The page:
Stax Re-Emerges: Steve Cropper & Felix Cavaliere, Eddie Floyd


At its best and most commercial, Stax Records combined earnest experimentation with a rigorous, down-home blues perspective. That air of sober discipline and workmanlike flair carries over into Steve Cropper and Felix Cavaliere’s Nudge It Up a Notch, which carries the Stax imprint (Concord Music Group recently revived the label) but was cut in Nashville. With Jon Tiven joining the two stars behind the boards, the results skirt revivalism in spots. But the eager, slightly jazz-inflected voice of former Rascals singer Cavaliere massages the material, while longtime Stax maestro Cropper’s guitar makes dirty slurs and high, bright comments on the action. “The coffee wasn’t on/And you were gone,” Cavaliere sings in the opener, “One of Those Days”; his organ answers, while the background vocals that threaten to turn Nudge into a modern New Orleans r&b record fill out the arrangement. Meanwhile, instrumentals such as “Full Moon Tonight” display Cropper’s genius for structural guitar; he also makes something out of the trills that dominate his solo on “Full Moon,” which Stanton Moore ought to take notice of next time he’s looking for material. You could complain that this pairing comes across slick in places, but these pros have found a way to strain the grease and keep the flavor.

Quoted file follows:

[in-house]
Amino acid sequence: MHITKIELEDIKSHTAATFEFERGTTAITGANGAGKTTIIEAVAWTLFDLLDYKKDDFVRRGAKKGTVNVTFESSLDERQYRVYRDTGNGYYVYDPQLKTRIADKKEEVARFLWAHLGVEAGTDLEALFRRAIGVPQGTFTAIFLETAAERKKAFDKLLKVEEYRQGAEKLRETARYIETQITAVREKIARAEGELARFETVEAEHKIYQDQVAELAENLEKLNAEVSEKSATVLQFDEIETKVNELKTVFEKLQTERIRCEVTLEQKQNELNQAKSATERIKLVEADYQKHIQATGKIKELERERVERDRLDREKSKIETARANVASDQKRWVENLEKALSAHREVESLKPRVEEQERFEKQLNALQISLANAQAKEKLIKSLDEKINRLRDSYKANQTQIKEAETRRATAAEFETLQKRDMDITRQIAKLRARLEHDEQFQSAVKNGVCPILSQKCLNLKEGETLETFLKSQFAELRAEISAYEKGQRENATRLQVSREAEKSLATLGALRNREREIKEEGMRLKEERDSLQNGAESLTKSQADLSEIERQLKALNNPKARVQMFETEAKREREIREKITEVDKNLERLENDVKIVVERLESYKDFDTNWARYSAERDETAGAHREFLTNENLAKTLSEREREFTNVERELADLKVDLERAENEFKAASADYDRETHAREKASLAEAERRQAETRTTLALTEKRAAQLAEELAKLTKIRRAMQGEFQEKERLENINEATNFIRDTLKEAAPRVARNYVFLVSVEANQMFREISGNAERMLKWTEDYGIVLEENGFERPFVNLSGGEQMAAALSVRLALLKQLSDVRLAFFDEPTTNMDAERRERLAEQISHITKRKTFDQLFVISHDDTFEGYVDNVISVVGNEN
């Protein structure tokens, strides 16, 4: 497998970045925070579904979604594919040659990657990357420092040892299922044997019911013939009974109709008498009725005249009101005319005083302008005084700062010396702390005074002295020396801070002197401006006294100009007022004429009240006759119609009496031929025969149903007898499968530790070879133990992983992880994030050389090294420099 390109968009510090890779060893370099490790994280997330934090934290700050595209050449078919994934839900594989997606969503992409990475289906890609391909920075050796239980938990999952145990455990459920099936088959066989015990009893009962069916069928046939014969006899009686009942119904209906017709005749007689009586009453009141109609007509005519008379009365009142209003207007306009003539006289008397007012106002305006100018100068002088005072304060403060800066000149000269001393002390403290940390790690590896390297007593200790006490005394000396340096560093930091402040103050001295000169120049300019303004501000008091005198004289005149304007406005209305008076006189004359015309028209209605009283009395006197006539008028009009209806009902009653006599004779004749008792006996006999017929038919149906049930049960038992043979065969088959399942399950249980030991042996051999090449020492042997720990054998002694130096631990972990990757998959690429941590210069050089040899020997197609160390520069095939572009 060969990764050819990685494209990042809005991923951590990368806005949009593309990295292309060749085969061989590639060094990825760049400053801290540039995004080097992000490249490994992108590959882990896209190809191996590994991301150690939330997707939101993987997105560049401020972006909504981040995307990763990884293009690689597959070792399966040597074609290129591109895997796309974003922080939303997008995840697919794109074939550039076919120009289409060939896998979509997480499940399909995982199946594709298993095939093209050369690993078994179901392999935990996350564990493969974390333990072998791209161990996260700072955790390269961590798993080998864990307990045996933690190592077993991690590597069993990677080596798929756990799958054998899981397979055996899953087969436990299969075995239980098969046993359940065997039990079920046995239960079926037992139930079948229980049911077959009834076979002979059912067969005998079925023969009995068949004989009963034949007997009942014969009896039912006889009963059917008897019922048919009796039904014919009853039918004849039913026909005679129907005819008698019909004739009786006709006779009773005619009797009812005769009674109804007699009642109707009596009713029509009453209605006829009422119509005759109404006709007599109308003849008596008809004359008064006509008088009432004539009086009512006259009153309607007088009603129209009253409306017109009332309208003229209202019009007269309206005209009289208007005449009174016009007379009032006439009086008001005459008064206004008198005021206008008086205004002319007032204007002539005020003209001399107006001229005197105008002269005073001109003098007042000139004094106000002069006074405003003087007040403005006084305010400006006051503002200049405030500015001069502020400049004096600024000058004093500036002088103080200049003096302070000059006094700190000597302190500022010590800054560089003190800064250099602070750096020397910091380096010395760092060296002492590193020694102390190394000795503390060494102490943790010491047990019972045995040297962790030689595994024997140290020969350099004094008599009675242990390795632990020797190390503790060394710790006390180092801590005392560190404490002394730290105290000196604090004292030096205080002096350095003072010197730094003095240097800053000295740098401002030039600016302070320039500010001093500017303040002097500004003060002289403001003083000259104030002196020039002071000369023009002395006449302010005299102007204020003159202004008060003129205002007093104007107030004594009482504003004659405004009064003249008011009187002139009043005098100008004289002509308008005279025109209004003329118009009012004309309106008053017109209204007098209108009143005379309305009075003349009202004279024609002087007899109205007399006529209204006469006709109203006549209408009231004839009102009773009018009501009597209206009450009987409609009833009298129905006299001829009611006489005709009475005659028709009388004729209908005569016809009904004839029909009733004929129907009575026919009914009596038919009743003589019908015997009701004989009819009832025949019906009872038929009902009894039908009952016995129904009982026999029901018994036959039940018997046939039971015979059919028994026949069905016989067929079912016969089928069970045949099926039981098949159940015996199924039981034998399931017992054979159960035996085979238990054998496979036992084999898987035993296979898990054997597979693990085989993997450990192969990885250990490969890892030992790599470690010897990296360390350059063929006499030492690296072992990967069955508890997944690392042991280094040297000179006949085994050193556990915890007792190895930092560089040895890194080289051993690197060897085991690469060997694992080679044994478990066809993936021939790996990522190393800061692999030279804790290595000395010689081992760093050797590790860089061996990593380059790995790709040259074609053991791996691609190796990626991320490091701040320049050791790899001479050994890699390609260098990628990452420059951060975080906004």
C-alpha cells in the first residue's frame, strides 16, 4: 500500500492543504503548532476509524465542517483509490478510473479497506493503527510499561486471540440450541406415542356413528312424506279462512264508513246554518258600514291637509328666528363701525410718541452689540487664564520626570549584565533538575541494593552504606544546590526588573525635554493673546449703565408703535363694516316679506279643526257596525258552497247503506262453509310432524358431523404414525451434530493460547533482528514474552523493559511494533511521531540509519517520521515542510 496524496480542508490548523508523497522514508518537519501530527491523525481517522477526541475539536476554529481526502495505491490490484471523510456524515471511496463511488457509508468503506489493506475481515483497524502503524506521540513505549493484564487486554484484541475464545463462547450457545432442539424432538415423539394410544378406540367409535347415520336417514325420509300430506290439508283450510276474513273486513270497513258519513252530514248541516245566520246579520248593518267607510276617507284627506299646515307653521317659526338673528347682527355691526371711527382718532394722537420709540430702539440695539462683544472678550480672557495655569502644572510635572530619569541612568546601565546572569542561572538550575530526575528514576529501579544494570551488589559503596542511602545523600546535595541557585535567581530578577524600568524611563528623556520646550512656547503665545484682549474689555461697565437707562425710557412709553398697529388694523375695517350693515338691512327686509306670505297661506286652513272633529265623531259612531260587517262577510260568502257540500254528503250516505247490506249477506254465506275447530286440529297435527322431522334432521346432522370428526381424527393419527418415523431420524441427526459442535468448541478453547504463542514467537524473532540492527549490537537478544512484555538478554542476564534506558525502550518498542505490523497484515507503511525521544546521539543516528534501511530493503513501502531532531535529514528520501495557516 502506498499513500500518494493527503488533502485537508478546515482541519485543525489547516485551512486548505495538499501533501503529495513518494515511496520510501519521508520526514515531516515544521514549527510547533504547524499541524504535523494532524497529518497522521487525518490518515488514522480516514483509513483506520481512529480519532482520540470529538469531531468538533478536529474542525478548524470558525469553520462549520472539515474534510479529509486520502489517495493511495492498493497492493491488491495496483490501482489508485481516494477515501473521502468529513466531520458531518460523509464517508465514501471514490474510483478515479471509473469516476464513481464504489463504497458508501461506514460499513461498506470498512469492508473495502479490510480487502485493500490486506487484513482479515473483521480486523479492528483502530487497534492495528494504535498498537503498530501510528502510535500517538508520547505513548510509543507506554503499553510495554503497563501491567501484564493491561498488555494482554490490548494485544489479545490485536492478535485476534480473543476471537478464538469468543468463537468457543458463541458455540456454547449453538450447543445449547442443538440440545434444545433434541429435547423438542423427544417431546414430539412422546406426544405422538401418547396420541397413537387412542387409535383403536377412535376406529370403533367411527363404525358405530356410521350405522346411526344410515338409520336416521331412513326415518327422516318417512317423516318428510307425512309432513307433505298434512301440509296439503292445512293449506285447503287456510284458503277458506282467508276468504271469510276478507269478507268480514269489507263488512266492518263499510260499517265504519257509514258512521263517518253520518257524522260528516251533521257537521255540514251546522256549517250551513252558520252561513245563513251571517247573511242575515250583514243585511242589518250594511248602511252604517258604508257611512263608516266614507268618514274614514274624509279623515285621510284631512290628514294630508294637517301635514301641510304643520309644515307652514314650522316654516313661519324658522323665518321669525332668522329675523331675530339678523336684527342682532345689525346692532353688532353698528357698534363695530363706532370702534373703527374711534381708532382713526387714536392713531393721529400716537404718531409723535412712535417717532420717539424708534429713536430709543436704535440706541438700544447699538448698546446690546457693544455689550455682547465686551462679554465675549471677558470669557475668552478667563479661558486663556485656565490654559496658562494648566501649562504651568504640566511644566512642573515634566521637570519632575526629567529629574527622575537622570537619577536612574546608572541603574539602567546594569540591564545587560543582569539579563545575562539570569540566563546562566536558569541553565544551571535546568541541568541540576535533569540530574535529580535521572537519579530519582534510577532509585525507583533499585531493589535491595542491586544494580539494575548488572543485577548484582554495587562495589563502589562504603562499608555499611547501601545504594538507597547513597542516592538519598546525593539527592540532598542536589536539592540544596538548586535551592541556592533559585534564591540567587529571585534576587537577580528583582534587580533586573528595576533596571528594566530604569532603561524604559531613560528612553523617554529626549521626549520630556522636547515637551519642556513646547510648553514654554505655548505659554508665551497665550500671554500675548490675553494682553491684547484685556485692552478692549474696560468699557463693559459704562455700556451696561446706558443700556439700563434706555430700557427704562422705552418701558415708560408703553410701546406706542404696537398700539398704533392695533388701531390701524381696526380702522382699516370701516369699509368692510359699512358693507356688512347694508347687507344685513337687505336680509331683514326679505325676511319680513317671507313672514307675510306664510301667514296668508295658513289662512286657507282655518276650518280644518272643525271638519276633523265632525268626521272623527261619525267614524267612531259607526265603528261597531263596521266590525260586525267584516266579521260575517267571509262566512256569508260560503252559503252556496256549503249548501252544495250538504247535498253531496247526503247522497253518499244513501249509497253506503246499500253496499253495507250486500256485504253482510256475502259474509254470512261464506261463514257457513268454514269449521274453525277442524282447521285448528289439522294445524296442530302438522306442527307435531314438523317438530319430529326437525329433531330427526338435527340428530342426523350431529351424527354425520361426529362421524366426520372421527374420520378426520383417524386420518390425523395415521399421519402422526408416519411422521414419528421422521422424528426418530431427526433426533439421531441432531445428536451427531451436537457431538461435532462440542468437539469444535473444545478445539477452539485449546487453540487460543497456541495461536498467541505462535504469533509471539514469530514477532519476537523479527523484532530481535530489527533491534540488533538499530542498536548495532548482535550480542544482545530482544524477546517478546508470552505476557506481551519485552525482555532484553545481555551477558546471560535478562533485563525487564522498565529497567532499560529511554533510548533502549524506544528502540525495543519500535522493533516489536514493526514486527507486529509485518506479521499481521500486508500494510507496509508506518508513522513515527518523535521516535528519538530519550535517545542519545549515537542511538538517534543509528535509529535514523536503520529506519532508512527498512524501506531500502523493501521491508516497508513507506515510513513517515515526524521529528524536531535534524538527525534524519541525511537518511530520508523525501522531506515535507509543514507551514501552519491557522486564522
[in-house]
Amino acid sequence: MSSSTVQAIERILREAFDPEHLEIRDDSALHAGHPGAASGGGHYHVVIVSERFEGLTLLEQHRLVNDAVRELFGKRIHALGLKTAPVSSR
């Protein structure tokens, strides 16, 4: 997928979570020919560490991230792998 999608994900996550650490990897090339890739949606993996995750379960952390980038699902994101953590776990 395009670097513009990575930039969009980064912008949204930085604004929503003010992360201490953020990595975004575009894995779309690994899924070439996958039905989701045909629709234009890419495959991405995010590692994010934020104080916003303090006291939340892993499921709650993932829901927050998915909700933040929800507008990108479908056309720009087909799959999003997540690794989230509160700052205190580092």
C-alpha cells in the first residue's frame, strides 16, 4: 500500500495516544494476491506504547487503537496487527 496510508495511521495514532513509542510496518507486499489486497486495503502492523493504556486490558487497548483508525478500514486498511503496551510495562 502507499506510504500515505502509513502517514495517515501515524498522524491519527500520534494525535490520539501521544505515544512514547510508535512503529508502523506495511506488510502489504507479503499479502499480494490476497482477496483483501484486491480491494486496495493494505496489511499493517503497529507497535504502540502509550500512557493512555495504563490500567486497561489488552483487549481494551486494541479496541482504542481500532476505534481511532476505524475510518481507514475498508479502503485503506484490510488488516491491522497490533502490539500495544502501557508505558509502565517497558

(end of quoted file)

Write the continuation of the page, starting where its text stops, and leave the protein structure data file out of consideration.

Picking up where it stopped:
Often in tandem with Cropper, Eddie Floyd wrote some of Stax’s most emblematic material, and some of its most atypical. Eddie Floyd Loves You teams him with Michael Dinallo and Ducky Carlisle, themselves fluent with various soul and blues greats. Floyd’s voice isn’t what it used to be, but the production slyly adds spare, country-soul grooves to classic material. “You’re So Fine,” a 1959 hit for Floyd’s Detroit group the Falcons, rocks and rolls, while ” ‘Til My Back Ain’t Got No Bone” is simply deadly: “Stumblin’ through the city/Stoppin’ every girl I see,” Floyd sings. He sounds like a country boy making his way down backstreets toward a redemption that turns out to be a mirage, and that’s as true to the Stax aesthetic as you’d care to get in this day and age.